They’re still a top live act, though, and some new music could fill a niche in an increasingly fragmented music scene where chart hits are becoming less important (creatively, at least, although I doubt it pays the bills).

Set closer If… sends the crowd home happy, with its Hey Jude style “na na na” outro an easy singalong after two hours supping two pint pitchers.


Talking To Clarry

Are You Blue Or Are You Blind?

Cut Some Rug


The Fountainhead

Marblehead Johnson

Keep The Home Fires Burning

Sleazy Bed Track


Tiger Lily


Fast Boy

Solomon Bites The Worm

Carnt Be Trusted

Slight Return

After Hours

The Simple Things






Song of the Week: Sturgill Simpson “Welcome To Earth (Polywogg)”

Anyone as blessed as myself to have a son as your first born, you know a bond like no other. It’s amazing and a blessing to see him grow from a baby to a boy to a…   god I can’t even think about it further without getting too emotional.

Sturgill’s new album A Sailor’ Guide To Earth, is full of personal odes of love, family, life, and most importantly Goldeneye on N64. However, this opening track, is up there with some of the best from a father to a son. It’s definitely right there with two of my favorites in Cat Stevens “Father and Son” and Conor Oberst’s “You Are Your Mother’s Child” amoungst others.
Listen below. It surely hits home.  Which is the most important place to be.


Prince RIP

I mean how much more can we take? If losing Bowie wasn’t bad enough, today Prince passed away at 57. Just unbelievable news. We would post some music in tribute but all his music isn’t available via stream/YouTube. Just an absolute icon.  He finally has become The Artist Formerly Known as Prince. Too sad.


#Throwback Thursday – The Smiths – Cemetry Gates 

Well it finally seems like spring has sprung in NYC, as 70 degree days are in the forecast. As we look forward to sunny and warmer days ahead,what better way to celebrate than with The Smiths and Morrissey’s “Debbie Downer” lyrics from Cemetry Gates.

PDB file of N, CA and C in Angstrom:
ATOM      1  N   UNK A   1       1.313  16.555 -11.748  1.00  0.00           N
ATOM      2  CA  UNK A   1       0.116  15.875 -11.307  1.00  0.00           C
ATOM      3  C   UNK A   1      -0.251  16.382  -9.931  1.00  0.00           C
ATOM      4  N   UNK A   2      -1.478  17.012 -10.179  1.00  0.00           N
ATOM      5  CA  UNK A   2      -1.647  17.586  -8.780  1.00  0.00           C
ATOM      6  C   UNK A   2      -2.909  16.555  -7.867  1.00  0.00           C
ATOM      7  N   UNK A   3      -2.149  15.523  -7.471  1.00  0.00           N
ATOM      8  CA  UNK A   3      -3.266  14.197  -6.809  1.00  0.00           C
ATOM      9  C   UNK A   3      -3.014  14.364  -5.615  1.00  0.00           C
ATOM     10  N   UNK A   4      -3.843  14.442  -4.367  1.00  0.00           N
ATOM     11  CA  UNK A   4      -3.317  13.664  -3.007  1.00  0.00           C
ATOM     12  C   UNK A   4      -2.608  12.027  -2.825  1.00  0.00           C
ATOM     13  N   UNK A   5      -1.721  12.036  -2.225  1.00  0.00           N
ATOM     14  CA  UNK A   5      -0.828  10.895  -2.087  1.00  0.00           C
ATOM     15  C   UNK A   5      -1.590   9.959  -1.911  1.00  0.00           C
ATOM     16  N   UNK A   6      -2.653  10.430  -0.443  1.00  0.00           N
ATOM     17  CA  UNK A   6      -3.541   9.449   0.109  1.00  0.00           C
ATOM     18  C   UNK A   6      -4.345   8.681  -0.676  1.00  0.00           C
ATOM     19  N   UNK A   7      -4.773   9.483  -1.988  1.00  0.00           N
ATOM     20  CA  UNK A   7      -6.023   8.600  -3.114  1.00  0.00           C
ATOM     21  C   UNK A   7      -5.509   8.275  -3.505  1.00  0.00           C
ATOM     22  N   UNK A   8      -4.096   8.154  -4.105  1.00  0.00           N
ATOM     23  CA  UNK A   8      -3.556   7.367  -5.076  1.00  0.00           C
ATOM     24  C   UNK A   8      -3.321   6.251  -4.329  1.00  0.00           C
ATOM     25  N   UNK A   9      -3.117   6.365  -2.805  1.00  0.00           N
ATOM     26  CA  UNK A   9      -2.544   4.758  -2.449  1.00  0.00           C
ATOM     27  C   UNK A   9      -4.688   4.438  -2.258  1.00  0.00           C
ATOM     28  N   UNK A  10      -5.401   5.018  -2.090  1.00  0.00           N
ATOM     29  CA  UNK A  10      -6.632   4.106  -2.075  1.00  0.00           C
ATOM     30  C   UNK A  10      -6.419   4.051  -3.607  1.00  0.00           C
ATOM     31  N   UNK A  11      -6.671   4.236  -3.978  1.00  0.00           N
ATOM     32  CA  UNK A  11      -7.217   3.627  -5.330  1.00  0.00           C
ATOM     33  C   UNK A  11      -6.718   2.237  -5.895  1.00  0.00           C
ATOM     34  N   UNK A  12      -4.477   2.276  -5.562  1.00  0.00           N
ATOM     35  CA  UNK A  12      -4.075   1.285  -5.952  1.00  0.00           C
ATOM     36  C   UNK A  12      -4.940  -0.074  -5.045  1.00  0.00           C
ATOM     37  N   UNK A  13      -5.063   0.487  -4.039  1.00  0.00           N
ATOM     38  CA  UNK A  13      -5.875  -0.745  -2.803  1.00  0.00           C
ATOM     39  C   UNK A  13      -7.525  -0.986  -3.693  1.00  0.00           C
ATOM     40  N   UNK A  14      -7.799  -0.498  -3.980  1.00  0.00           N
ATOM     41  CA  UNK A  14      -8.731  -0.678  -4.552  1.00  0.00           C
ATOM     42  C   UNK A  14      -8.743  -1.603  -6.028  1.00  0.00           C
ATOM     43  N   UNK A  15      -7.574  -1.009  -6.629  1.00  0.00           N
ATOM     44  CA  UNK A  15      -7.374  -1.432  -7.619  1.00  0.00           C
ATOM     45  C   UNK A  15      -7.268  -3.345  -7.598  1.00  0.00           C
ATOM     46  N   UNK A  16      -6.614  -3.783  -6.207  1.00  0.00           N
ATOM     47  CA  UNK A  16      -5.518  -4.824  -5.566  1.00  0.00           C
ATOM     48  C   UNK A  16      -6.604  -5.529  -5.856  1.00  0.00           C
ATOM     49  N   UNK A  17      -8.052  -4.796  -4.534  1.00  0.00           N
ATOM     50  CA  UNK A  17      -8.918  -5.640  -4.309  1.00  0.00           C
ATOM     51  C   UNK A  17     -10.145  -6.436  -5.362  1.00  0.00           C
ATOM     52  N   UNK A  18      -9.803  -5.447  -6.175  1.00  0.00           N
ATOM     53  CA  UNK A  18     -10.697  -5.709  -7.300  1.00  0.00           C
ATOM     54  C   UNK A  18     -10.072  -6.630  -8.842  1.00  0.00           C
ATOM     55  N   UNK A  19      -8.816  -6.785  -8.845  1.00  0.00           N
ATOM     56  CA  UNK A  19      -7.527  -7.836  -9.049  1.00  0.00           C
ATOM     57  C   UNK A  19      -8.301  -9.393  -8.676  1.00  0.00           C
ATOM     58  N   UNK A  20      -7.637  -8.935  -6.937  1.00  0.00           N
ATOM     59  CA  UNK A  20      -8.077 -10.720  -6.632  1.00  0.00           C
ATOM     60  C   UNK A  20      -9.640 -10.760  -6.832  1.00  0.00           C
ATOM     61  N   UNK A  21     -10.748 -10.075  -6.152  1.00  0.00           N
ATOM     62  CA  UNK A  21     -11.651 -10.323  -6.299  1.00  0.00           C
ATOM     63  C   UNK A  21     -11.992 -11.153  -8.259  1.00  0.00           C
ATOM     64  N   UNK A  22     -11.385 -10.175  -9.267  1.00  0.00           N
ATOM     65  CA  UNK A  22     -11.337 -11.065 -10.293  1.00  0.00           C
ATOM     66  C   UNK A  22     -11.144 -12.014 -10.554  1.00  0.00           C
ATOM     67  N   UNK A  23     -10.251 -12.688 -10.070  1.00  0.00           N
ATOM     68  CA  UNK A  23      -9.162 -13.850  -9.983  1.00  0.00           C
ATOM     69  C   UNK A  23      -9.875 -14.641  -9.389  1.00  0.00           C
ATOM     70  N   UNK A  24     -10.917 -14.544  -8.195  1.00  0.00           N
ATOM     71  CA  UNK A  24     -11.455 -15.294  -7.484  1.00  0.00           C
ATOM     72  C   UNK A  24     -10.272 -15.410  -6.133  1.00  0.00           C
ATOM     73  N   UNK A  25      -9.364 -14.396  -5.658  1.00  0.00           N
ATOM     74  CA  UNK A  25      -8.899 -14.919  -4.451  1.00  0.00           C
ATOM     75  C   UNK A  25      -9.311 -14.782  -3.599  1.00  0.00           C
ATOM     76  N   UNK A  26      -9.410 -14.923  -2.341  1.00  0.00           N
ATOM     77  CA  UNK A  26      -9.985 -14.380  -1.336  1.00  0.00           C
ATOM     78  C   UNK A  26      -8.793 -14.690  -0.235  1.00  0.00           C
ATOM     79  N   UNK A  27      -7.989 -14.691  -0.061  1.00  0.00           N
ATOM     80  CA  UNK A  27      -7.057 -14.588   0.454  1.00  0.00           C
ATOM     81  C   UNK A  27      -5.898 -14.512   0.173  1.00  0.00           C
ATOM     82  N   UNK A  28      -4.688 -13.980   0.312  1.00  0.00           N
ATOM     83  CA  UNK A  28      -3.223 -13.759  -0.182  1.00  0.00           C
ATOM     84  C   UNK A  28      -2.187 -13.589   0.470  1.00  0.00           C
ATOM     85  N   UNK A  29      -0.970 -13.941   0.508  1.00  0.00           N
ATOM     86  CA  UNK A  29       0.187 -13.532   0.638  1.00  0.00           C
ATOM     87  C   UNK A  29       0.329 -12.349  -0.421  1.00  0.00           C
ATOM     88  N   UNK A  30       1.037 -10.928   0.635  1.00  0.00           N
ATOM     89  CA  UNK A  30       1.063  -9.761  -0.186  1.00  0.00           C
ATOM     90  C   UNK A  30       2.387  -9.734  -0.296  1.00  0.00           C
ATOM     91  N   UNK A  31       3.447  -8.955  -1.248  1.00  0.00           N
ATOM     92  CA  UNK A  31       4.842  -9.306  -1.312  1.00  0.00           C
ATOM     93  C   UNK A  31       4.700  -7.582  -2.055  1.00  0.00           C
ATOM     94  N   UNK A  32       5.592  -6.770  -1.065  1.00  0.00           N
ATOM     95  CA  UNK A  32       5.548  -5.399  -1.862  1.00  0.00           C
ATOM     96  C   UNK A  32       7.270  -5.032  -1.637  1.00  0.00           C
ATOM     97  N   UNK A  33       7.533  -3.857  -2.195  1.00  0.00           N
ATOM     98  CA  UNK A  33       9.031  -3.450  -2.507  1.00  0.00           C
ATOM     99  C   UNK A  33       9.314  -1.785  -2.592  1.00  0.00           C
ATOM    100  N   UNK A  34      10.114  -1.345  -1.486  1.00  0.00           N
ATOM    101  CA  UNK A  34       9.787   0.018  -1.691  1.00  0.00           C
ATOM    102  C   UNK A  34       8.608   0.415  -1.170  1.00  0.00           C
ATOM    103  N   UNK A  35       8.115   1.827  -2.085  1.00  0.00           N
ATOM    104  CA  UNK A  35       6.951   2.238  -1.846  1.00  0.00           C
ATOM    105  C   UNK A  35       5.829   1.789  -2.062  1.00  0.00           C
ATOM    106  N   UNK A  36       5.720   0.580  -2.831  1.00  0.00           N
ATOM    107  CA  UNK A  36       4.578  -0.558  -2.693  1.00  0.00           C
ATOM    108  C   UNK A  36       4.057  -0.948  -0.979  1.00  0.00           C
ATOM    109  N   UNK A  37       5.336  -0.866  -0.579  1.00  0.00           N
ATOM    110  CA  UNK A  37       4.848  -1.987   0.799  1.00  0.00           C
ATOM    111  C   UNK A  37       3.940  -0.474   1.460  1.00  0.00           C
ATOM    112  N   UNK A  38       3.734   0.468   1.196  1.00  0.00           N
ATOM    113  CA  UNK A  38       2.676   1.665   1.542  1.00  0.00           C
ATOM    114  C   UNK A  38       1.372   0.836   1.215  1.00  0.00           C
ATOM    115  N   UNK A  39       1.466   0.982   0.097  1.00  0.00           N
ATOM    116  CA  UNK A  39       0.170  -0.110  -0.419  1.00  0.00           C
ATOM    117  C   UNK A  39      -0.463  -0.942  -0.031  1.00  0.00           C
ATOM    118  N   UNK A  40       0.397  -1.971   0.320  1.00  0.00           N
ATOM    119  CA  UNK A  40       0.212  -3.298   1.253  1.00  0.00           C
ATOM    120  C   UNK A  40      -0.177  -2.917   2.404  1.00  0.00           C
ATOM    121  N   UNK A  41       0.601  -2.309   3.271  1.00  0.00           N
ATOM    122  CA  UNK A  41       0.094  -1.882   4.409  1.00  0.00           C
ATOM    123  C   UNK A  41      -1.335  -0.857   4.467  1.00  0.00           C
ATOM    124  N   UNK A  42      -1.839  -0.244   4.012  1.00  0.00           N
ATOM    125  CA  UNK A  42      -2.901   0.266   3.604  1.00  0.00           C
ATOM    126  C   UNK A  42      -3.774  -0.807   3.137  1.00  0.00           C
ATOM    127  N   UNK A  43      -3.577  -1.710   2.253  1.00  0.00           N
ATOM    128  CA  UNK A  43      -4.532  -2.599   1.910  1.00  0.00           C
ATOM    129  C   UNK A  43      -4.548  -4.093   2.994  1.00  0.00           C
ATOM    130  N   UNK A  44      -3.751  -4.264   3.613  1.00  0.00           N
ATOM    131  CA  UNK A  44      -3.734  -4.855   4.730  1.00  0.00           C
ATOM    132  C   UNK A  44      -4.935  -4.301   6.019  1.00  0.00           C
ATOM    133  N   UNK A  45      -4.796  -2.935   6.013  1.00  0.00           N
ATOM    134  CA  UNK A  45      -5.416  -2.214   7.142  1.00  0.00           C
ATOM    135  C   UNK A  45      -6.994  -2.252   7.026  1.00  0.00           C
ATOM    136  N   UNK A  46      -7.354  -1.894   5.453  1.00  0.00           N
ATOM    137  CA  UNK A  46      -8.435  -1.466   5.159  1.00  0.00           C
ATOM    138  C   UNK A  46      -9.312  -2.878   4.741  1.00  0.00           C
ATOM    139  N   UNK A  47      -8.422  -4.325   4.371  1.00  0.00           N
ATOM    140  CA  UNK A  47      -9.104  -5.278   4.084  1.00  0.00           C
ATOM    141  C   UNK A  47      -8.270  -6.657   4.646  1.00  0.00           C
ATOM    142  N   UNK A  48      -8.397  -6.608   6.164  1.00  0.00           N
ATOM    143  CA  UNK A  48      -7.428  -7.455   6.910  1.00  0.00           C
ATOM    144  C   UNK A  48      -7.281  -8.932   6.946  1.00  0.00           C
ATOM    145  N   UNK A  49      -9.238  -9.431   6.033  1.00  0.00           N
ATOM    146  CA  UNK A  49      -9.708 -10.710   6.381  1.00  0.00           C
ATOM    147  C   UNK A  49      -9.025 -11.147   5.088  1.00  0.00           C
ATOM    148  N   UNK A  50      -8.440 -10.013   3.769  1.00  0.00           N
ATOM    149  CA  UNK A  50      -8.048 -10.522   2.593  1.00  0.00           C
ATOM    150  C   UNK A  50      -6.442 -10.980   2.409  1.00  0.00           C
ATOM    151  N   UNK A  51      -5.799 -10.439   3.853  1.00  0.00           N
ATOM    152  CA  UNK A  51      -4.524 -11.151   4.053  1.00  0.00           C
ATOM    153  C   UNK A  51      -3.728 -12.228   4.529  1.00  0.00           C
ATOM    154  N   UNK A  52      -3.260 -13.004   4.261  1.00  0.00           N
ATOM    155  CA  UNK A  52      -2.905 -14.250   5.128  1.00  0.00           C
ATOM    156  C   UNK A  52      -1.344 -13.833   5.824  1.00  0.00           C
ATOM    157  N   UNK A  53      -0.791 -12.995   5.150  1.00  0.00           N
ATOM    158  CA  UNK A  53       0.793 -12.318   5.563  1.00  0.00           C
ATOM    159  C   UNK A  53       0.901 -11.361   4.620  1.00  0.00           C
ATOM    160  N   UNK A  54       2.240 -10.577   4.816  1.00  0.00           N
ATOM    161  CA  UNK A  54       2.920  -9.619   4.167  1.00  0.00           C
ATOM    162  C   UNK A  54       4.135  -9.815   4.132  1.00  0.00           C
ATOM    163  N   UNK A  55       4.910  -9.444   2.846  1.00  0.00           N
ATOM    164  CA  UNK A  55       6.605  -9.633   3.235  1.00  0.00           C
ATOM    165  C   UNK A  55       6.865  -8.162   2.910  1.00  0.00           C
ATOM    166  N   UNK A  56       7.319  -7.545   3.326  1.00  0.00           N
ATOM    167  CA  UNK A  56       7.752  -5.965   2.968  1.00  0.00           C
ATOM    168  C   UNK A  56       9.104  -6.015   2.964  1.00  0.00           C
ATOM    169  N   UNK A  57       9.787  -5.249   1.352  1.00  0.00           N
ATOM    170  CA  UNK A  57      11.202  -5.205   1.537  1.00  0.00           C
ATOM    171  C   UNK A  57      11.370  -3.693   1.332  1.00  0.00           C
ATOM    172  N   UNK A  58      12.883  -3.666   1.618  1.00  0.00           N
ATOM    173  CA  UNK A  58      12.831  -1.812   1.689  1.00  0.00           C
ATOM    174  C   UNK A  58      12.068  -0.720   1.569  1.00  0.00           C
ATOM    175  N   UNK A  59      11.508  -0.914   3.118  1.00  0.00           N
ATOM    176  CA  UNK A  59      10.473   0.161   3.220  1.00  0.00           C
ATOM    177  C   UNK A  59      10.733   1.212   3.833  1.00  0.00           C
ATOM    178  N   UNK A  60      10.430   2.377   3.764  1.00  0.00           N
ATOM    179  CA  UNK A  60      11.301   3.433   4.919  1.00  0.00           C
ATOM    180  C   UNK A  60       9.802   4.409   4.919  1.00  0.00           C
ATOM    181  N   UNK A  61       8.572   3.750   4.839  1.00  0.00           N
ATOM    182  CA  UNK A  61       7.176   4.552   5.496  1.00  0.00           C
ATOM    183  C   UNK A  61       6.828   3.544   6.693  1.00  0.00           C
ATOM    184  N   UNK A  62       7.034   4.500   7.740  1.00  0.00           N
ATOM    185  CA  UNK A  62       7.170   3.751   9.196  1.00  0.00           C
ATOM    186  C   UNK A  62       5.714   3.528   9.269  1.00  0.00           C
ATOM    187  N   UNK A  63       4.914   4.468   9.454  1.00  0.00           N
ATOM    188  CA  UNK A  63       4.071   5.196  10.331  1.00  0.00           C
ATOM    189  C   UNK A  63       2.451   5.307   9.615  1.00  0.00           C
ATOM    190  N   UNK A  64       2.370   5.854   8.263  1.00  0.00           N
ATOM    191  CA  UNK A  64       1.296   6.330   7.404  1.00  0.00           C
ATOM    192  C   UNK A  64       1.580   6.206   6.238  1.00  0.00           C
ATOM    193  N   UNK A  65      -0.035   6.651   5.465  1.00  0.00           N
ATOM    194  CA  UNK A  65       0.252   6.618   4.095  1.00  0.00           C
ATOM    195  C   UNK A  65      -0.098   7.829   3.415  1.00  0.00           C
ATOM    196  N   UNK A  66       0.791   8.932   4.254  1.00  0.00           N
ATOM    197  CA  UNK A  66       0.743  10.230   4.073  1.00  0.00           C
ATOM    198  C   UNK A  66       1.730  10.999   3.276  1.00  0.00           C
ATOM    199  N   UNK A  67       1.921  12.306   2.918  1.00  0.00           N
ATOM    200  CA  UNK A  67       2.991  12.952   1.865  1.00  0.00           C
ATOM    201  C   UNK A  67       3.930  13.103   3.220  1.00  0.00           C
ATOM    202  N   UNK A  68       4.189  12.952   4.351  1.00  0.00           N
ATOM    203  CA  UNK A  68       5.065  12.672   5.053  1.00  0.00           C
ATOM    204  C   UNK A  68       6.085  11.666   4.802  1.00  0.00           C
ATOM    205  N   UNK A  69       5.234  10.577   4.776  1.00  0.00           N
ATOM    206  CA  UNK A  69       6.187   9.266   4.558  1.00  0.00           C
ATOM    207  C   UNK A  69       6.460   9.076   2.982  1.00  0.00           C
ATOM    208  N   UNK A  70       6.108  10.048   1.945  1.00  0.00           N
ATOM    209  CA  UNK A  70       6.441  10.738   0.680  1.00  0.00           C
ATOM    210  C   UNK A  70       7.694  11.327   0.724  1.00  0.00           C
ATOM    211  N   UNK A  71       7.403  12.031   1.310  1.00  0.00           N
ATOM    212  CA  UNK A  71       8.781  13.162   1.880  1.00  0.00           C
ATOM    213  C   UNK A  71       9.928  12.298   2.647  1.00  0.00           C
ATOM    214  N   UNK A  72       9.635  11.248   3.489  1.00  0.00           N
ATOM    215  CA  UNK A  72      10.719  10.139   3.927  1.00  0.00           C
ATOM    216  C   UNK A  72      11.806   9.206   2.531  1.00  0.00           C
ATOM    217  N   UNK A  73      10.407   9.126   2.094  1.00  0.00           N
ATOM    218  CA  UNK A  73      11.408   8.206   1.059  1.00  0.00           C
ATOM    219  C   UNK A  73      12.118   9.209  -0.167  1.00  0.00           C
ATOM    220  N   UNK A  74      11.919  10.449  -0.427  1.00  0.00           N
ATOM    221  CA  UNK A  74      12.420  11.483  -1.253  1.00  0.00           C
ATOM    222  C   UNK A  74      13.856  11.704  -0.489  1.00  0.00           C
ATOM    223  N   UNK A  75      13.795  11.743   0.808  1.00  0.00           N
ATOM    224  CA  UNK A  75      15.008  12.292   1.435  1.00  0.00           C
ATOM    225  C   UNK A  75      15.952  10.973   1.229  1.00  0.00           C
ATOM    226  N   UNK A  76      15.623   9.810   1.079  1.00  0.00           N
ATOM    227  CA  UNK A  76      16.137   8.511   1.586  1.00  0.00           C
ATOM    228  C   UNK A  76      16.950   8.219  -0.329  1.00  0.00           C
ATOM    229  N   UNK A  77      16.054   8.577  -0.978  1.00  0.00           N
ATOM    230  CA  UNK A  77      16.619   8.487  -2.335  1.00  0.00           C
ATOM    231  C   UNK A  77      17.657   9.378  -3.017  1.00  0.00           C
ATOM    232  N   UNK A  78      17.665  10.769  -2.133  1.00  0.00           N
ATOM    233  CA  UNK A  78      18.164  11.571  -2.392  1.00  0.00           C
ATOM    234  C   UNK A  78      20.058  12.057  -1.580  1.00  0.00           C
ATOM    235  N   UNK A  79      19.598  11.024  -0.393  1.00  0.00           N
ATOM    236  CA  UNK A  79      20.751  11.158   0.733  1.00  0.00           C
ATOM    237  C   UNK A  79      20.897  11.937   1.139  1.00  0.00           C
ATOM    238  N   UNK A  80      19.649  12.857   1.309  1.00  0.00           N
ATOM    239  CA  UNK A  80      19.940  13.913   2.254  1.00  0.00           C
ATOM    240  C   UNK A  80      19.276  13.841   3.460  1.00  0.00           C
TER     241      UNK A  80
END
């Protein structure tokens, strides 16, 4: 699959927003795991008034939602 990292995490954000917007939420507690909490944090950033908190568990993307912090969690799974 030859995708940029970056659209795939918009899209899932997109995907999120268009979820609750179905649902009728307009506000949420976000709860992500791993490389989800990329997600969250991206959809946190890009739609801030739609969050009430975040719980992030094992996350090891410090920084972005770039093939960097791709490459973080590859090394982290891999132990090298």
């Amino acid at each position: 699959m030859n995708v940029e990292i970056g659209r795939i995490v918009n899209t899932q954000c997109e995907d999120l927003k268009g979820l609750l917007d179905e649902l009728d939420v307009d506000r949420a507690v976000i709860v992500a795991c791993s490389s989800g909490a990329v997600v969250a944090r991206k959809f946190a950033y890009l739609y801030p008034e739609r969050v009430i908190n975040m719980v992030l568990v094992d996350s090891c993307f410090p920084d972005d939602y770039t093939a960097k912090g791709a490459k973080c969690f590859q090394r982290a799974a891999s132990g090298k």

A dreaded sunny day

So let’s go where we’re wanted

And I meet you at the cemetry gates

Keats and Yeats are on your side

But you lose

‘Cause weird lover Wilde is on mine

Only Morrissey could write about a dreaded sunny day while living in England, absolute genius.

This week also included more exciting Smiths/Morrissey news as the leads for the soon to be filmed biopic Steven, were announced. Jack Lowden of Downton Abbey fame will portray Morrissey in his early life in the 1970’s before Smiths fame in the 1980’s. Definitely looking forward to that.

So to kickoff a sunny day and the beginning of better weather, why not dampen that a bit with The Smiths classic Cemetry Gates.


Ripples of Excitement From Across The Pond

The British side of the pond has been rippling with excitement in recent weeks.
So much so, that by the time we resolve to post one update another great story lands so we’re just going to spew up in one go like a roadie trying to match Keith Richards.

First, Ian Brown confirmed that The Stone Roses are recording new music. We have already speculated what a new Roses album/EP may sound like – and it looks like we’re about to have our predictions put to the test. (more…)


Song of the Week: Told Slant “Low Hymnal”

In what is easily one of my favorite tracks of the year thus far, Told Slant does their best National impression.  Felix Walworth early on is in despair stating “Why don’t you comfort me?” The song progresses with a slight guitar rift, and pressing drums, sort of imitating the lyrical progression. Finallly ending with determination… “Felix, you can battering ram this life”